Antagonistic framing of sustainability by energy suppliers: Dissecting corporate CSR messages in a cross-cultural comparison

Franzisca Weder*, Isabell Koinig, Denise Voci

*Corresponding author for this work

Publication: Scientific journalJournal articlepeer-review


Purpose: The purpose of this paper is to determine inasmuch energy suppliers dedicate communicative resources toward sustainable development and corporate social responsibility (CSR), also paying attention to how they frame it, and if they manage to achieve consistency in their communication or fall victim to contradictions. Design/methodology/approach: By use of a qualitative content analysis, online communication tools (information on corporate websites) as well as content for download were examined in detail. The present study sample comprised of 12 case studies from selected countries (Austria, Russia, Germany, the USA, France and Korea). Findings: Overall, findings indicate that CSR has already been implemented in most energy and energy-related industries; however, it is put forward with varying degrees of attention and intensity, depending on which topics energy companies choose to address communicatively (results were classified according to a frame positioning scheme by Weder, 2012, 2018). Results underscore the fact that, at times, companies are struggling to link their CSR projects back to their core businesses. Yet, a clear trend to politicization can be described as a strong correlation of communication strategies of energy suppliers and political programs of the respective country becomes obvious. Research limitations/implications: Limited research as to how CSR topics are framed in different branches has been conducted to date; likewise, the energy sector, whose motives has been often subject to public questioning, has received little attention in CSR communication research to date. Hence, ambiguities were presumed to exist. Originality/value: The present study examines the relevance and framing of CSR in a highly competitive, centralized industry that is challenged by a global process of transition to renewable energy. The results show that the analyzed energy suppliers offer only a limited variety of issue-specific frames; instead CSR as well as sustainability are (ab)used as master frames or “buzz words” in a fairly shallow economic or socio-political argumentation.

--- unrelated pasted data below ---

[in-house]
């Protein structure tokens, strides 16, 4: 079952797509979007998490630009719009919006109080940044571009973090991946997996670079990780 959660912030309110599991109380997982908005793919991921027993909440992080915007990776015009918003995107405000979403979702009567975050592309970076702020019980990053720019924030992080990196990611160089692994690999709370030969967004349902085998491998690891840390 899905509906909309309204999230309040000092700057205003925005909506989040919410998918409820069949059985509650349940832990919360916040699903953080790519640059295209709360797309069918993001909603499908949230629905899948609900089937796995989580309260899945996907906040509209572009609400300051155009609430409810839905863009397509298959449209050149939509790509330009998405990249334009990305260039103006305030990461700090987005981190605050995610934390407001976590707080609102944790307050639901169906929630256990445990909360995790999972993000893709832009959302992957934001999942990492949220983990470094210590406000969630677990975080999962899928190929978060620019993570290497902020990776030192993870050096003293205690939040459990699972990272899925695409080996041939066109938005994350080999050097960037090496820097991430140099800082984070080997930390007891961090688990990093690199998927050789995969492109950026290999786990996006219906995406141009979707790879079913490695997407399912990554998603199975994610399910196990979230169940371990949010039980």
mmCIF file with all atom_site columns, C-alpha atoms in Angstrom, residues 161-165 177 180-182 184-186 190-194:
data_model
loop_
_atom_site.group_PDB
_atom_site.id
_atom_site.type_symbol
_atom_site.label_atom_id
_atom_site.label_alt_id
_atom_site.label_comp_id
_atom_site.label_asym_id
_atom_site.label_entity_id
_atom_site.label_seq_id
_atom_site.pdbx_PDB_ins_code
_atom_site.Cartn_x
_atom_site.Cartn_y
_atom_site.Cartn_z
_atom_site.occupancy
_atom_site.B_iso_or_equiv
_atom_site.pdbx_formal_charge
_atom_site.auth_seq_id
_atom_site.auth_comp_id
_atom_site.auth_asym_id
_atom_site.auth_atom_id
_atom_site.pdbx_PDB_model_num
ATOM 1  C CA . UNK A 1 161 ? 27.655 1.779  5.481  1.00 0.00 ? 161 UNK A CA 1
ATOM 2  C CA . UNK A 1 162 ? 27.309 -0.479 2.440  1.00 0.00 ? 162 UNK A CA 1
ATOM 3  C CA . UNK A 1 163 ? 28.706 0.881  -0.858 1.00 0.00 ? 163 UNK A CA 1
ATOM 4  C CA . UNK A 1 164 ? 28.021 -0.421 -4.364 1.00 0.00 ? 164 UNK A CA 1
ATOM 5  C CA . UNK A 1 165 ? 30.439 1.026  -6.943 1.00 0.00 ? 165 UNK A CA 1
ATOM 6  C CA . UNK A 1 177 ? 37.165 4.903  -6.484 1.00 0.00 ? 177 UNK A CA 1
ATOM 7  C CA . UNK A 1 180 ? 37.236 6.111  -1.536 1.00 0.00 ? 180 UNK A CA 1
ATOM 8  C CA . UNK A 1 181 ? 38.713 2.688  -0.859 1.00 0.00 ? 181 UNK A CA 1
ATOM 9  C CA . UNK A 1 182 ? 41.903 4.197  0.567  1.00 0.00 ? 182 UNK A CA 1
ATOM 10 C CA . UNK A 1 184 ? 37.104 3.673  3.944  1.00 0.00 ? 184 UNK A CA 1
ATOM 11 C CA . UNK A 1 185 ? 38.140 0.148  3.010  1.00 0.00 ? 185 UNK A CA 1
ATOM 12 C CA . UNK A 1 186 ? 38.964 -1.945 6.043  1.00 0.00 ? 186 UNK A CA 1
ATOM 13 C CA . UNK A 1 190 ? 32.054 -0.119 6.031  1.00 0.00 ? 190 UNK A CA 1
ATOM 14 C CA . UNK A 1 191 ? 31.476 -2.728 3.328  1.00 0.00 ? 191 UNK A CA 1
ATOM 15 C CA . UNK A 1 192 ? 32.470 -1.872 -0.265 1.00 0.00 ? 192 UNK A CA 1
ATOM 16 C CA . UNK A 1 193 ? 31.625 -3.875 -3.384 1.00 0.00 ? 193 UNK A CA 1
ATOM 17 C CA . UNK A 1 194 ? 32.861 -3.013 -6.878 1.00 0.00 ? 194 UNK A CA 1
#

Original languageEnglish
Pages (from-to)368-390
Number of pages23
JournalCorporate Communications
Issue number2
Publication statusPublished - 23 May 2019
Externally publishedYes

Bibliographical note

Publisher Copyright:
© 2019, Emerald Publishing Limited.

Austrian Classification of Fields of Science and Technology (ÖFOS)

  • 508007 Communication science
  • 508017 Organisational communication


  • CSR communication
  • Energy suppliers
  • Framing
  • Sustainability

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